Sep 03, 2013

Obama on war: A realist and risk taker,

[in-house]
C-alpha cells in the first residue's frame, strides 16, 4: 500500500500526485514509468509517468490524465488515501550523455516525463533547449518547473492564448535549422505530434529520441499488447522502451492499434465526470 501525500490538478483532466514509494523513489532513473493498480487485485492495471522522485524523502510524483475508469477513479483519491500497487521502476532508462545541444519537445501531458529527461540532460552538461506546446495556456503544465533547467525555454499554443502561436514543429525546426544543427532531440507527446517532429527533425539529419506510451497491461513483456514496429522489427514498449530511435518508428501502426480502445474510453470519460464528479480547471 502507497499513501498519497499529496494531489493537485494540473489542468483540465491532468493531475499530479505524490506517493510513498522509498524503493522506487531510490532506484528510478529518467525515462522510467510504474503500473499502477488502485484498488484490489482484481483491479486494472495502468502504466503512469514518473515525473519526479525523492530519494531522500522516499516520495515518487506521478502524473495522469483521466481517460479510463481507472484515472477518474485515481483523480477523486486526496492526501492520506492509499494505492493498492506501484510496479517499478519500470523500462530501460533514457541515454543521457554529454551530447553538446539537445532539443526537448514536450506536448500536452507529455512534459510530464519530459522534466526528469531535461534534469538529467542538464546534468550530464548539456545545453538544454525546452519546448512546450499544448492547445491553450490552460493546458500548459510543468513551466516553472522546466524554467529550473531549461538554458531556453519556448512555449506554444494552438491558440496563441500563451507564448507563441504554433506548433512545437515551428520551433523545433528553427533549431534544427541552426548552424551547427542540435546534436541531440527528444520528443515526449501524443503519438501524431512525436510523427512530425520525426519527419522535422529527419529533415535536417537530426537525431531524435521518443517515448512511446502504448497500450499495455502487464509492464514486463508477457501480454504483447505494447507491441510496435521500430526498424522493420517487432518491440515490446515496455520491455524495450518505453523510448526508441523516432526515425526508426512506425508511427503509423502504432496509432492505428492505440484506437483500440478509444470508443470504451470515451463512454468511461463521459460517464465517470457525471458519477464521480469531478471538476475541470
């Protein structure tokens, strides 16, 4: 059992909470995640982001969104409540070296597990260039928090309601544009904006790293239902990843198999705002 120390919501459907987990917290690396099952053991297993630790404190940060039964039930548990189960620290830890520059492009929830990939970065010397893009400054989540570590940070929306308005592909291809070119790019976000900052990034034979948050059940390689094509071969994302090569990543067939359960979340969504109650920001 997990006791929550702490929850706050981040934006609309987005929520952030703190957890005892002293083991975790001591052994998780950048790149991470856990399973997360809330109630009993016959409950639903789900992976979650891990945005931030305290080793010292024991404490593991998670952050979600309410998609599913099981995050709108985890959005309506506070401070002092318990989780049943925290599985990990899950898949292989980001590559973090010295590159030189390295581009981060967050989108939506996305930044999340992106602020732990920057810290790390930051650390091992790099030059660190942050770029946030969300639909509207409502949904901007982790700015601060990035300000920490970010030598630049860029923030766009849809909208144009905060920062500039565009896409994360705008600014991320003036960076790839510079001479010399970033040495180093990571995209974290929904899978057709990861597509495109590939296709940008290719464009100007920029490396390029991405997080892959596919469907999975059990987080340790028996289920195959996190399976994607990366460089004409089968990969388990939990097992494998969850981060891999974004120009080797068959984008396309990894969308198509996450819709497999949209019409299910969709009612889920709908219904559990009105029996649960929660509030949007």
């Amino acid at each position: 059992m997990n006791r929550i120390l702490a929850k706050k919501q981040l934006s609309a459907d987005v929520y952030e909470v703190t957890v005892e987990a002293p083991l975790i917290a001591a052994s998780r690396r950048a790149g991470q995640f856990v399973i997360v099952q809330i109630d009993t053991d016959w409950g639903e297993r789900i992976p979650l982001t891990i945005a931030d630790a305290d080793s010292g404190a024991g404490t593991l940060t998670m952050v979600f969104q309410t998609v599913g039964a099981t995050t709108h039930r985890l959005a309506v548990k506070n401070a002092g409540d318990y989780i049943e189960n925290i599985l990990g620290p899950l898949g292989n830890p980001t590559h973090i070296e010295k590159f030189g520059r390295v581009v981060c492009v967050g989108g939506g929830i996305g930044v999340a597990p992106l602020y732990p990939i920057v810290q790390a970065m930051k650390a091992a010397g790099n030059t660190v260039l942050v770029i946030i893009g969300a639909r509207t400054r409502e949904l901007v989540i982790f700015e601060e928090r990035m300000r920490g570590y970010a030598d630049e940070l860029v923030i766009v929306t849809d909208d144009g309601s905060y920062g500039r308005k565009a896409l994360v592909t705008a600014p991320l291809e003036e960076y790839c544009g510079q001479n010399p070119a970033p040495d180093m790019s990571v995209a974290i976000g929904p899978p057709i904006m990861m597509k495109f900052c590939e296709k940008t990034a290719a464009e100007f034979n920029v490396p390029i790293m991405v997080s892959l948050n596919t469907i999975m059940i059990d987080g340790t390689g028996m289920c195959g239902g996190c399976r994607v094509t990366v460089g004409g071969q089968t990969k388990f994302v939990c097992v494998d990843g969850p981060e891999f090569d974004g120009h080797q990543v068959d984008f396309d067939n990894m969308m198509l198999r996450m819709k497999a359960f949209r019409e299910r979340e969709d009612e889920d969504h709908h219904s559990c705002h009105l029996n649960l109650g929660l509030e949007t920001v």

Obama on war: A realist and risk taker By Peter Bergen, CNN National Security Analyst updated 8:06 PM EDT, Mon September 2, 2013 STORY HIGHLIGHTS Peter Bergen: Obama's hope had been to end wars in Middle East By sending issue to Congress, Obama seeks to make war harder to launch, Bergen says Bergen: Obama lacked international support and legal standing to strike Syria Obama's move is a risk, as was decision to launch Osama bin Laden raid, Bergen says Editor's note: Peter Bergen is CNN's national security analyst, a director at the New America Foundation and the author of "Manhunt: The Ten-Year Search for bin Laden -- From 9/11 to Abbottabad." (CNN) -- Barack Obama came to Washington to end wars. Not to start them. That much was crystal clear only three months ago when Obama gave a keynote speech on May 23 at the National Defense University in Washington in which he called for an end to the "boundless war on terror" and "perpetual wartime footing" that has existed in the U.S. since 9/11. Obama focused part of this speech on the Authorization for the Use of Military Force that Congress passed days after 9/11 and that gave President George W. Bush the authority to go to war in Afghanistan. Obama looks to Congress to bolster legal case for Syria strike. No one in Congress who voted for this resolution at the time realized that he or she was in effect authorizing in Afghanistan what would become America's longest war. Nor did they realize that they were giving a virtual blank check to the president to wage covert U.S. wars in countries such as Pakistan and Yemen where, according to data compiled by the New America Foundation, thousands have been killed in CIA drone strikes with almost no input from Congress. During his defense speech, Obama vowed to help end the Authorization for the Use of Military Force that set in motion the seemingly endless war the U.S. has been fighting since 2001. This is some of the context of Obama's decision to go to Congress to seek authorization for a military strike on Syria. Obama has wanted to leave office in 2016 as the president who had made it harder, not easier, for future presidents to go to war unilaterally without the input of Congress. In going to Congress for authorization of any military operation in Syria, we see Obama the former constitutional law professor at work, but we also see Obama the pragmatist. The Obama administration could have always made the argument in the past few days that it could justify attacking the regime of Bashar al-Assad on humanitarian grounds to prevent further massacres of the Syrian people with chemical weapons despite the fact that there was no international authorization for attacking Syria and no congressional resolution sanctioning such an attack. But that argument would be a novel one as a matter of international law, and it would not be particularly compelling as a matter of domestic politics when the American public seems, at best, split on whether the U.S. should deploy force in Syria. Unilateral U.S. military actions are, of course, generally uncontroversial after an attack on American targets by a foreign power or group. President Bill Clinton didn't seek congressional approval for the cruise missiles he launched at al Qaeda training camps in Afghanistan in 1998 after the terrorist group's attacks on two U.S. embassies in Africa. Nor did President George H.W. Bush go to Congress to sign off on his invasion of Panama in 1989, which he authorized because a U.S, Marine had recently been killed there and tens of thousands of other Americans living in the country were purportedly at risk. Syria hasn't attacked any U.S. targets or citizens, so the argument that an attack on the Assad regime is designed to protect American interests or lives is moot. That leaves the Obama administration with the option of extracting some kind of authorization for an attack from international bodies such as the United Nations, NATO or the Arab League. As is now well-known, there isn't a snowball's chance in hell of getting a U.N. authorization since Russia and China have continuously made clear they would veto such a resolution. There also seems little possibility, for the moment, that NATO will authorize a "humanitarian" mission as it did in Kosovo in 1999 to roll back Serbian aggression there. And even if there was such an authorization, right now a major NATO member, the United Kingdom, couldn't participate because the British Parliament voted against such a mission on Thursday. Indeed, NATO said Monday it wants a "firm international response" in response to the use of chemical weapons in Syria, but that it won't take any military action itself. The Arab League, which signed off on the operation to topple Moammar Gadhafi in 2011, has so far not signaled a readiness to authorize war against Syria. The League said the world community should take action against those responsible for the use of chemical weapons but did not specify if it would endorse military action by the U.S. or other parties. That said, the usually hypercautious Saudis publicly urged war on Sunday. In going to Congress for the Syria authorization, we see not only the former constitutional law professor and pragmatist in Obama, but also the calculated risk taker. On matters of considerable importance where the potential payoff is large, Obama has shown he is willing to take risks. Think no further than his decision two years ago to authorize a Navy SEAL raid to capture or kill Osama bin Laden in Pakistan, a raid he undertook against the advice of Vice President Joe Biden and then-Secretary of Defense Robert Gates. If that operation had gone poorly, as a number of Obama's top national security officials believed it could, Obama might now be splitting his time between Chicago and Hawaii. For Obama, a congressional authorization on the use of force in Syria would help him if he needs to authorize additional military actions down the road in Syria. It would also help him if he feels compelled to go to war with Iran. Of course, if he doesn't get such an authorization, he will endure the same kind of humiliation that British Prime Minster David Cameron has just gone through in Parliament. Obama has, however, no doubt tried to game out how this vote might play out. He probably calculates that for Republican skeptics in Congress, they will have to explain to the American public why it is that they will not sanction military action on Syria after its large-scale use of chemical weapons while they continue to describe Syria's closest ally, Iran, and its nuclear weapons program -- which still has yet to produce any nuclear weapons-- as a grave threat to the world. We can be sure that in the next days, the administration will make the argument that if you let Syria take a pass on its large-scale and repeated use of chemical weapons, you can forget any chance of slowing or ending Iran's nuclear program, something that is a matter of great importance for much of the Republican Party. For those on the left of the Democratic Party in Congress who are generally skeptical of U.S. military actions, Obama can essentially ask, "If not now, when?" At what point will self-described liberals intervene to stop the use of weapons so vile that they have been banned by the civilized world for almost a century?